How Kneeling Changed My Personal Prayers

We’ve all had the experience of looking at a task before us, knowing how simple it is, yet choosing for some reason or another to not do it or to complete it by easier means. 

For a long time now I’ve had this experience every day. I believe in frequently saying both family and personal prayers. I have never been perfect at it. I admit that remembering to say my prayers first thing in the morning is not a strength I have, nor is it my strength to get back out of bed and kneel to pray at night once I’ve already pulled the covers up to my chin.

There were years when I made my personal prayers my daily goal and I did really well at it, and then there were years when I seemed to slip into a different routine or skip prayers altogether. Sometimes thinking of an excuse not to do something is easier than just doing it.

A Change in my Personal Prayers

I was reminded this past week of the difference such a simple thing as personal prayer can make in my life. A few weeks ago my husband and I were asked by our bishop to give a talk, or a fifteen-minute sermon, on obedience during our church meeting. During the several talks I have given over the course of my lifetime I have found that my preparation has always helped me see a weakness I’ve overlooked or an area in my life that needed improvement.

This time as I prepared my talk I couldn’t help but feel a little guilty for not kneeling when I said my personal prayers. It’s a very simple thing, yet it’s something that often has me lying awake in bed for minutes while I talk myself out of it. The result is usually a short prayer in my head as I drift off to sleep.

As I prepared this talk I couldn’t shake the image of kneeling by my bed to pray. I felt that for some reason, this was a time in my life that I really needed to do so. The night after giving my talk I went to crawl into bed as usual. As I turned off the light and went to pull back the sheets I heard the words I had spoken earlier that day, and then I remembered that image, and the words of the Savior as he taught his disciples to kneel and pray.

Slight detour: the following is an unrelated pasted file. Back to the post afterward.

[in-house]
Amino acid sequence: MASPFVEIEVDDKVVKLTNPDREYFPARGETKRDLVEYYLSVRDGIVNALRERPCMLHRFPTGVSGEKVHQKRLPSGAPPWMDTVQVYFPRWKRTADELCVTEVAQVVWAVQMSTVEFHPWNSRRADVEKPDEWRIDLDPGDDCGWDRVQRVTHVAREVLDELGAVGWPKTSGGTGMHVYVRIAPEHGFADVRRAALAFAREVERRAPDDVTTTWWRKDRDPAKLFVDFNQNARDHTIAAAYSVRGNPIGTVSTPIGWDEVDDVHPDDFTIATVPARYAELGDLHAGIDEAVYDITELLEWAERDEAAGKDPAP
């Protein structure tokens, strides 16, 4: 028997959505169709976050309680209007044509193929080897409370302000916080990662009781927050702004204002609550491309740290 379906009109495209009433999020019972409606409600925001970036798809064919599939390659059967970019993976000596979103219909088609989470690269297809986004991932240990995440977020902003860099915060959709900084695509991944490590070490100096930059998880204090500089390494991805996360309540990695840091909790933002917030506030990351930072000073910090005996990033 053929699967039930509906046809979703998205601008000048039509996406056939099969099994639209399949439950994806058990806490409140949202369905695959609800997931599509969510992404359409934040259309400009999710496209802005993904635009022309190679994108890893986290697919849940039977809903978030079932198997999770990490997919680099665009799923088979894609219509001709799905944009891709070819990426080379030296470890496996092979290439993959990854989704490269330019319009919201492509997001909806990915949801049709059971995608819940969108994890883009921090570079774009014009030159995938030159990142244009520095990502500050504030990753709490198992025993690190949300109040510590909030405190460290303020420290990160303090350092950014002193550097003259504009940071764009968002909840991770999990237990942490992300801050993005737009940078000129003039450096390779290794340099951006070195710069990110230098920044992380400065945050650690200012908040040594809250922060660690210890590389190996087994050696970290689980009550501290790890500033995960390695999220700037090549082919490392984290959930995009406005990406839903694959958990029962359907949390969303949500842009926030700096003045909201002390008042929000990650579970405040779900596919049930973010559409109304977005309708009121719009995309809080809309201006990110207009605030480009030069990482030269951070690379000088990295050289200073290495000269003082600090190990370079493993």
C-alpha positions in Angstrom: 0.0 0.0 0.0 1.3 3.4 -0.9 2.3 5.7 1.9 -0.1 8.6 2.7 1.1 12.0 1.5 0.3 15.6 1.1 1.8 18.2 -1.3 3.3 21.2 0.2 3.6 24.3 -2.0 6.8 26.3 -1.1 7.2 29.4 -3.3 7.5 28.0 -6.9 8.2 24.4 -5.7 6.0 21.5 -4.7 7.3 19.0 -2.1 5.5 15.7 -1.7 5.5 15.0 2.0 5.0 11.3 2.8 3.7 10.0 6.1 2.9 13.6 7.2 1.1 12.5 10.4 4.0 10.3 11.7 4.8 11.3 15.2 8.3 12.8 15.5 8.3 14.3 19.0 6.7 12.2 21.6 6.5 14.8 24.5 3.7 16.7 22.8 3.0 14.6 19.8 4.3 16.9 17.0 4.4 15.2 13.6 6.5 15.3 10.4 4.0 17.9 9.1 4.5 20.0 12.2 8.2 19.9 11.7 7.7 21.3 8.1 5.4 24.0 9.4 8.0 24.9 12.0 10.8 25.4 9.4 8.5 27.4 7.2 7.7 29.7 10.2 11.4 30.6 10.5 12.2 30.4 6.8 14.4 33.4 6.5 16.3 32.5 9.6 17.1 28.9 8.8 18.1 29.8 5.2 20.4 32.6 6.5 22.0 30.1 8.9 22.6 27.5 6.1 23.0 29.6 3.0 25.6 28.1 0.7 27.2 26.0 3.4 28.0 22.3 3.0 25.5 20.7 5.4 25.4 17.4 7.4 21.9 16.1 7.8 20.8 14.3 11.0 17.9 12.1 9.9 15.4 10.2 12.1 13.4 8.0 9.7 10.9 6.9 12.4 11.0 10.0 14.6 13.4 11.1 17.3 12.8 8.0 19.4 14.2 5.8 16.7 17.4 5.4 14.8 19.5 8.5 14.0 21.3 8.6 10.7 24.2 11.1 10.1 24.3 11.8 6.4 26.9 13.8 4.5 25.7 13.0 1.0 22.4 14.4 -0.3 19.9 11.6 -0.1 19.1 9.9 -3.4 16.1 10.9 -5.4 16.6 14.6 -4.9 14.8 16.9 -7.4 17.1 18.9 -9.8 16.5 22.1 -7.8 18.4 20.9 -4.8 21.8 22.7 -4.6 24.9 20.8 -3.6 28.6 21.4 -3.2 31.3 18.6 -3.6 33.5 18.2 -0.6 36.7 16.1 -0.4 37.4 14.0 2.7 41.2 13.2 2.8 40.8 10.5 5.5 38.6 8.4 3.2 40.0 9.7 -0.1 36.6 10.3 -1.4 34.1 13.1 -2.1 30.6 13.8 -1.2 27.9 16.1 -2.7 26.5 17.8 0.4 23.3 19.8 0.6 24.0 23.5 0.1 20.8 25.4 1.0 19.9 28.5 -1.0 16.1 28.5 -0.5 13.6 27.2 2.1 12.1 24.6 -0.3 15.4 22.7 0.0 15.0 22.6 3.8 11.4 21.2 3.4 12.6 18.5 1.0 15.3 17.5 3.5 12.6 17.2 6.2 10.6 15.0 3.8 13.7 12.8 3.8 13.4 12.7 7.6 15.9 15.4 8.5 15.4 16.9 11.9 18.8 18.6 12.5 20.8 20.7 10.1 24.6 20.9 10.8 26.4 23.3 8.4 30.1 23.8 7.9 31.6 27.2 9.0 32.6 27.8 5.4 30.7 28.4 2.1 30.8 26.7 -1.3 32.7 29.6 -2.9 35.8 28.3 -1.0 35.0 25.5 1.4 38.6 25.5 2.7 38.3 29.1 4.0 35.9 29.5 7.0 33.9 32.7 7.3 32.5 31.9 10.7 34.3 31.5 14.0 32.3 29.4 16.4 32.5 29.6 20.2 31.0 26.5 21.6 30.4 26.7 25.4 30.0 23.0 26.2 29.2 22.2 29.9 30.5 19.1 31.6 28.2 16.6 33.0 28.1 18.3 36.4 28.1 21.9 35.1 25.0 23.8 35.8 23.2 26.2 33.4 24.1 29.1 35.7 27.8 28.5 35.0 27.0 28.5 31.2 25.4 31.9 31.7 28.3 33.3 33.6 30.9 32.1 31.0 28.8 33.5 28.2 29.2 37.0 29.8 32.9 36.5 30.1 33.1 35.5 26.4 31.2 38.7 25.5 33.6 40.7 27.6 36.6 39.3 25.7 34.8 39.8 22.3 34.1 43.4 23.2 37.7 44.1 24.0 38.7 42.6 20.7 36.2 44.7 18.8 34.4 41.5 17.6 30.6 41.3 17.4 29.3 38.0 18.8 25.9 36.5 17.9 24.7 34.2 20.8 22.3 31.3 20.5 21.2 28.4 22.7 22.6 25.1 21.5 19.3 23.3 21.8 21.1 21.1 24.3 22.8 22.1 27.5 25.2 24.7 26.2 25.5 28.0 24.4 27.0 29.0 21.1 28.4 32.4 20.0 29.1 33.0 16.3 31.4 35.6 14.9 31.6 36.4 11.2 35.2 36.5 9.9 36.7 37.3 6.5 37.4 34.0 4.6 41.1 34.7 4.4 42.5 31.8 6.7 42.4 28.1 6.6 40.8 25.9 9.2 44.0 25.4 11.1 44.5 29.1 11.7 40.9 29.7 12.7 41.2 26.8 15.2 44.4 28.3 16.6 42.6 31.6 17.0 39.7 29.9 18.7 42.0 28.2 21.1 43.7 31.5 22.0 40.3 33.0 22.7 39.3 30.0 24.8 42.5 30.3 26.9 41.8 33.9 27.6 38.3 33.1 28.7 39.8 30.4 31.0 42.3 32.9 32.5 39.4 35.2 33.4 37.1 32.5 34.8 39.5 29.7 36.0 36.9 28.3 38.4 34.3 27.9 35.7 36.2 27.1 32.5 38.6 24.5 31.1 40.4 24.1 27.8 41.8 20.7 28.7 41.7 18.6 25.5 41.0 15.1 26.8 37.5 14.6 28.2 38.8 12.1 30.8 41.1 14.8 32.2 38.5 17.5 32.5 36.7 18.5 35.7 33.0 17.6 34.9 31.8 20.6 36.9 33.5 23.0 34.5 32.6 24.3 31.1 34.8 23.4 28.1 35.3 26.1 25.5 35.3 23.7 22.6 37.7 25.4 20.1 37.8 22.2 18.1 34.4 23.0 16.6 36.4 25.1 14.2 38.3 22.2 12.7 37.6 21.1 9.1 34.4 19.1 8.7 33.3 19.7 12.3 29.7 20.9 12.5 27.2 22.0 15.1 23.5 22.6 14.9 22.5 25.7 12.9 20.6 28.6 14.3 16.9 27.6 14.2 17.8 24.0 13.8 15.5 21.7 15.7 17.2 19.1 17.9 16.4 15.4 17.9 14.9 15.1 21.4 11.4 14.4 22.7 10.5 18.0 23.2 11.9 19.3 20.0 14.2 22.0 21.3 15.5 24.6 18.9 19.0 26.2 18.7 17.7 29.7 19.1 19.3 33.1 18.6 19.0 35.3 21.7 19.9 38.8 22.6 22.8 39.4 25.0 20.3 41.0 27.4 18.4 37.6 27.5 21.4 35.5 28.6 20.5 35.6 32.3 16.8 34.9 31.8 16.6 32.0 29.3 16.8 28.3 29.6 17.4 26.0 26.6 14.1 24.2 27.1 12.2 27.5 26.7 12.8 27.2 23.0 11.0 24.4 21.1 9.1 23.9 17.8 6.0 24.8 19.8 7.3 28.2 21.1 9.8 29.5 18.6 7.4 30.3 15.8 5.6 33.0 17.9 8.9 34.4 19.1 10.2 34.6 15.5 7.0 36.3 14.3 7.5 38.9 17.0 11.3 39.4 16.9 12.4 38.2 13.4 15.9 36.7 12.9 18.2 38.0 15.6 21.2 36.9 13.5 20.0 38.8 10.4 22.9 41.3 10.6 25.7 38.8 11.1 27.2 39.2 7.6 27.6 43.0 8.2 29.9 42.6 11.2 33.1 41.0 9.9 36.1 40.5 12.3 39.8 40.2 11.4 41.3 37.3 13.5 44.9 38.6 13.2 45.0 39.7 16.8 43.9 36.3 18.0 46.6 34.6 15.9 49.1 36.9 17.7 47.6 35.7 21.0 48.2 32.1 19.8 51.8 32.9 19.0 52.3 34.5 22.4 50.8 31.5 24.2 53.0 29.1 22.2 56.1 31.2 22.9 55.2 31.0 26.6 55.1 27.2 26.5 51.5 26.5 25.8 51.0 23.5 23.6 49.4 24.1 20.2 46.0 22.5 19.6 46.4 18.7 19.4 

13. And it came to pass that when they had all been brought, and Jesus stood in the midst, he commanded the multitude that they should kneel down upon the ground.

14. And it came to pass that when they had knelt upon the ground, Jesus groaned within himself, and said: Father, I am troubled because of the wickedness of the people of the house of Israel.

15. And when he had said these words, he himself also knelt upon the earth; and behold he prayed unto the Father, and the things which he prayed cannot be written, and the multitude did bear record who heard him (3 Nephi 17:13-15).

After such a reminder from the Spirit I decided to kneel, and as my knees hit the ground I felt a sudden sense of closeness to my Father in Heaven that I hadn’t felt in a long time. It was if I had been yelling my prayers across a large room, and suddenly the act of kneeling had set me right at my Father’s feet. I was surprised at how humble and vulnerable I suddenly felt. It was one of the most sincere prayers I had uttered in a very long time.

Donald W. Parry  taught that “Kneeling evidences humility, submission, and meekness.” I have knelt in prayer many times since that night, and not all of them have been as powerful, or as spiritually enlightening. But I know there’s power in showing the Lord that we are humble, submissive, and meek. That power helped me lay my troubled soul at my Father’s feet that night.

Power to Change

Ezra Taft Benson taught, “When obedience ceases to be an irritant and becomes our quest, in that moment God will endow us with power.”

The power and strength we each need to change our lives come from being obedient, especially in the little things. You may not have a problem with kneeling while you pray, but maybe you struggle with judging others, letting your anger get the better of you, or being dishonest. You can change that.

So if you’re getting angry, take a deep breath or walk away. If you find yourself judging, take a minute to think about why someone might be doing something, or what struggles could be going on in their life. If you hurt someone’s feelings, apologize. If you disobeyed the law, make it right.

Regardless of whether you were obedient last year or yesterday, you can be obedient now. You can be obedient tomorrow. You can have access to that power Heavenly Father gives to those who are intentionally obedient. You can change. It’s all about your next decision. Make it a good one.


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© No Nightlights by Kyra Sutherland

Posted in LDS

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